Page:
New information on diabetes: Women under 60 and men under 50 who have diabetes but no other major risk factors for heart disease probably should not be on low-dose aspirin (81 mg) therapy. The new recommendations endorsed by the American Diabetes Association are based on close examination of 9 studies that found the risks of some aspirin side effects, such as stomach bleeding, should be better balanced against the possible benefits of using aspirin. These new guidelines suggest low-dose aspirin therapy be used by men over 50 and women over 60 with diabetes who have other risk factors for heart attack and stroke.
How do you know if your aspirin is still potent?
Simply take the cap off the bottle and sniff. If it smells like vinegar, it has decomposed and will not work. Luckily, aspirin is economical enough to replace your expired bottle. 
It has been used as money
During the times of hyperinflation in South America last century, aspirin was used as currency. Reportedly, it was the practice at the time to hand over a few tablets of aspirin as change as it held its value considerably better than the actual currency.
Where the drug is today
Over the last several decades, drugs prescribed for many diseases have changed dramatically [International Aspirin Foundation, 2016]. Our better knowledge of the nature of diseases and their management has led to the replacement of many old remedies by new ones specifically targeted at each illness. For example, peptic ulcers used to involve expensive hospital stays and draconian changes in diet. Today, over-the-counter medicines such as Zantac, Pepcid, and Prilosec can heal peptic ulcers. Other common conditions such as asthma, high blood pressure, depression, infections, and arthritis are now much better treated, with higher cure rates and longer survival. We now have the first effective anti-viral drugs, and many types of cancer that were untreatable only a few years ago, are now brought under control.
To assume that prescribers have always turned to new drugs to keep up with ever-changing medical paradigms would be a mistake. Aspirin – millennia old – has continued to flourish, and has even expanded its uses. It is highly effective, has a very good safety record, and continues to be the most trusted home remedy for pain, worldwide. It is also very cheap.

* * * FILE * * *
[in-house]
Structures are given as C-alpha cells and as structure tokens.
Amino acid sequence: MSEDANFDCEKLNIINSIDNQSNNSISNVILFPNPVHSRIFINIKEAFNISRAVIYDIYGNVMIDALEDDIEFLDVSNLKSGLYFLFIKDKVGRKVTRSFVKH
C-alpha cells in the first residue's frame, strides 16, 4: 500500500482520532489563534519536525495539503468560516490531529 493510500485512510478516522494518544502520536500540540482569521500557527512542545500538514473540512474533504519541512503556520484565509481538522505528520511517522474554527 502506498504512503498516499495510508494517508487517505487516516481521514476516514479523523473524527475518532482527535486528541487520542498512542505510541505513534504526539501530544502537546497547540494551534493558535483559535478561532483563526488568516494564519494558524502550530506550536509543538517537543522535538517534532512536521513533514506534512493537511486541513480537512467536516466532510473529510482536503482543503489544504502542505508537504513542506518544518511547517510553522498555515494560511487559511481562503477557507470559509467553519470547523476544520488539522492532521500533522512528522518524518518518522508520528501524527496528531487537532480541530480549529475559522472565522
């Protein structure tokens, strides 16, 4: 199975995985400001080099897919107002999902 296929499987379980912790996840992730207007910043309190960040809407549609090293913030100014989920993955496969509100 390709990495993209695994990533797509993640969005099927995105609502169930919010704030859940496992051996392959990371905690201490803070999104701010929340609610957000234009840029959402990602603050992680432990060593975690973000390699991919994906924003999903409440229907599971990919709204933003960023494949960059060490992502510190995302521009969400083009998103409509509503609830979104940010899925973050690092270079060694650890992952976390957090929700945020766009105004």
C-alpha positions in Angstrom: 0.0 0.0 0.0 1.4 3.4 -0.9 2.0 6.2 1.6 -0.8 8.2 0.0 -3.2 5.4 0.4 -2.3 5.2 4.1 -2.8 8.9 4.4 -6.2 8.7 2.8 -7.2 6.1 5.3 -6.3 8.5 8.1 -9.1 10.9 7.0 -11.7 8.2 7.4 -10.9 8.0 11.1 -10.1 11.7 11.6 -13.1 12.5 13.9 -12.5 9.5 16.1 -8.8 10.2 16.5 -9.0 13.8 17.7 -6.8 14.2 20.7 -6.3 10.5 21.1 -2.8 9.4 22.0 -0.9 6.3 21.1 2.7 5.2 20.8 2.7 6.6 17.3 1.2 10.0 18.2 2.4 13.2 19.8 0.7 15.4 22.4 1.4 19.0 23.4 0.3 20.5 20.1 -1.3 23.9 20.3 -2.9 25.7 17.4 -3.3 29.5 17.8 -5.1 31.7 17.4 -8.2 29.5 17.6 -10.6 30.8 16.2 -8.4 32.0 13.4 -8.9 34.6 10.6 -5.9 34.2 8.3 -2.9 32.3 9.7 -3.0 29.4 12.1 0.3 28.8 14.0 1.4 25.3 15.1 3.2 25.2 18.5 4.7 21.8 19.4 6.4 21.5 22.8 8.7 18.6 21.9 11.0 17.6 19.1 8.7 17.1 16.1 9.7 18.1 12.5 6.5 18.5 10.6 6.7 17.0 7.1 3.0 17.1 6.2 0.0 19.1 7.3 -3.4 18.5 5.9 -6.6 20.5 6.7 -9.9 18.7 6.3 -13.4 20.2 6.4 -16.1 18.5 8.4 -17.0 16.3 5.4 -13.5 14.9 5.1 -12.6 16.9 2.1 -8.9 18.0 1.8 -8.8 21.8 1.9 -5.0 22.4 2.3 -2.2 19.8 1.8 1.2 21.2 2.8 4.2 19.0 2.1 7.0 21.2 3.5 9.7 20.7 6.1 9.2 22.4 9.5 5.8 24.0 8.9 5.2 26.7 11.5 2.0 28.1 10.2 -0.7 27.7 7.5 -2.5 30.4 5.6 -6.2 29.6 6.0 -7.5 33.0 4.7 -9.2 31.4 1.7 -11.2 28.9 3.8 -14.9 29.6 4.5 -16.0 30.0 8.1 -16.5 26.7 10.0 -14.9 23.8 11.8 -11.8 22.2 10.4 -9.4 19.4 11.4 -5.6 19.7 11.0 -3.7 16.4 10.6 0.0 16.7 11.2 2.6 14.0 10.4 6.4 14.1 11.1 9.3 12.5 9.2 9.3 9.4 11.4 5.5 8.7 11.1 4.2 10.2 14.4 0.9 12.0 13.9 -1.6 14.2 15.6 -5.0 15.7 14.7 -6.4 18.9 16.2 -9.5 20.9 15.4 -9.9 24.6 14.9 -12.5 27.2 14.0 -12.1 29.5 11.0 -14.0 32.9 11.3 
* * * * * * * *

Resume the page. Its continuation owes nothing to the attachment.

Everyone has known for years that aspirin is a fast and reliable painkiller that also reduces inflammation and cools fevers. More recently it has become just as well known as a help to people with heart complaints such as angina, coronary thrombosis and after coronary bypass surgery. It is becoming better known, too, in the prevention of stroke. Among other diseases in which active research about aspirin is showing great promise – and in which it is now being increasingly used – are toxemia of pregnancy, diabetes, bowel cancer, and dementia.
Products often come and go. But aspirin may be around for centuries to come. 
Ron Gasbarro, PharmD is a registered pharmacist, medical writer, and principal at Rx-Press.com. Read more at www.rx-press.com.
 
References 
Barry JM. The Great Influenza: The Epic Story of the Greatest Plague in History. Viking Penguin: New York, NY.;2004.
Burn J, Gerdes AM, Macrae F, et al; CAPP2 Investigators.Long-term effect of aspirin on cancer risk in carriers of hereditary colorectal cancer: an analysis from the CAPP2 randomised controlled trial. Lancet. 2011;378:2081-7.
Davies M, Hollman A. Aspirin. Heart. 1999;81:458.
Fuster V, Sweeny JM. Aspirin: A historical and contemporary therapeutic overview. Circulation. 2011;123:768-78.
Halpin TJ, Holtzhauer FJ, Campbell RJ, et al. Reye's syndrome and medication use. JAMA. 1982;248:687-91.
International Aspirin Foundation. The Story of Aspirin. Available at: http://www.aspirin-foundation.com/history-of-aspirin/100-years-of-aspirin/ ; 2016. 
Meyer GJ. A World Undone – the Story of the Great War – 1914 to 1918. Bantam Dell: New York, NY; 2006.
Reye’s Syndrome Organization. Reye’s Syndrome. Available at:  https://reyessyndrome.org ; 2013. 
Starko KM. Salicylates and pandemic influenza mortality, 1918-1919 pharmacology, pathology, and historic evidence. Clin Infect Dis. 2009;49:1405-10.
Starko KM, Ray CG, Dominguez LB, Stromberg WL, Woodall DF. Reye's syndrome and salicylate use. Pediatrics. 1980;66:859-64.
To KF, Chan PK, Chan KF, et al. Pathology of fatal human infection associated with avian influenza A H5N1 virus. J Med Virol. 2001;63:242-6.
University of Maryland Medical Center. Willow bark. Available at: http://umm.edu/health/medical/altmed/herb/willow-bark ; 2015.
US Food and Drug Administration. Aspirin: Questions and Answers. Available at: http://www.fda.gov/Drugs/ResourcesForYou/Consumers/QuestionsAnswers/ucm071879.htm#aspirin; 2015.
Waldman RJ, Hall WN, McGee H, Van Amburg G. Aspirin as a risk factor in Reye's syndrome. JAMA. 1982;247:3089-94.